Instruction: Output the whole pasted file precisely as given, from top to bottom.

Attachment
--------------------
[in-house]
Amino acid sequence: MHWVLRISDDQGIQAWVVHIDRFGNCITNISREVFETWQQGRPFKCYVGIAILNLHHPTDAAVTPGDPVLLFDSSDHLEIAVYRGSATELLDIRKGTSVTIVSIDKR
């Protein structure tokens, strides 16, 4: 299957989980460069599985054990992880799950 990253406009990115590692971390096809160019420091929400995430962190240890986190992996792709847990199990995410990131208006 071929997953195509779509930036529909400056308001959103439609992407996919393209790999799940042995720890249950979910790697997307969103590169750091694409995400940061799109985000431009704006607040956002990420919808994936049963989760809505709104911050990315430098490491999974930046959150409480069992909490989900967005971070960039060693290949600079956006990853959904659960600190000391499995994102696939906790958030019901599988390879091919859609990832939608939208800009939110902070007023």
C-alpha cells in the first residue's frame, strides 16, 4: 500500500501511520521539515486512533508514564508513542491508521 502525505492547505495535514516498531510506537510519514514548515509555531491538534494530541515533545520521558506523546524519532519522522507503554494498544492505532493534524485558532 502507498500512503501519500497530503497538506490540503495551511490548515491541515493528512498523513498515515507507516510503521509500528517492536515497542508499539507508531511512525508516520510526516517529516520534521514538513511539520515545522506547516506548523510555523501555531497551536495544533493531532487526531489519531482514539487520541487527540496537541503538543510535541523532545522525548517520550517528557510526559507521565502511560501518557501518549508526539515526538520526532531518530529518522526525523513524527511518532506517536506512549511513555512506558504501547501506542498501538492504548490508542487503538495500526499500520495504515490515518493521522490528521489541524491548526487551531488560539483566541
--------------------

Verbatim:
[in-house]
Amino acid sequence: MHWVLRISDDQGIQAWVVHIDRFGNCITNISREVFETWQQGRPFKCYVGIAILNLHHPTDAAVTPGDPVLLFDSSDHLEIAVYRGSATELLDIRKGTSVTIVSIDKR
């Protein structure tokens, strides 16, 4: 299957989980460069599985054990992880799950 990253406009990115590692971390096809160019420091929400995430962190240890986190992996792709847990199990995410990131208006 071929997953195509779509930036529909400056308001959103439609992407996919393209790999799940042995720890249950979910790697997307969103590169750091694409995400940061799109985000431009704006607040956002990420919808994936049963989760809505709104911050990315430098490491999974930046959150409480069992909490989900967005971070960039060693290949600079956006990853959904659960600190000391499995994102696939906790958030019901599988390879091919859609990832939608939208800009939110902070007023």
C-alpha cells in the first residue's frame, strides 16, 4: 500500500501511520521539515486512533508514564508513542491508521 502525505492547505495535514516498531510506537510519514514548515509555531491538534494530541515533545520521558506523546524519532519522522507503554494498544492505532493534524485558532 502507498500512503501519500497530503497538506490540503495551511490548515491541515493528512498523513498515515507507516510503521509500528517492536515497542508499539507508531511512525508516520510526516517529516520534521514538513511539520515545522506547516506548523510555523501555531497551536495544533493531532487526531489519531482514539487520541487527540496537541503538543510535541523532545522525548517520550517528557510526559507521565502511560501518557501518549508526539515526538520526532531518530529518522526525523513524527511518532506517536506512549511513555512506558504501547501506542498501538492504548490508542487503538495500526499500520495504515490515518493521522490528521489541524491548526487551531488560539483566541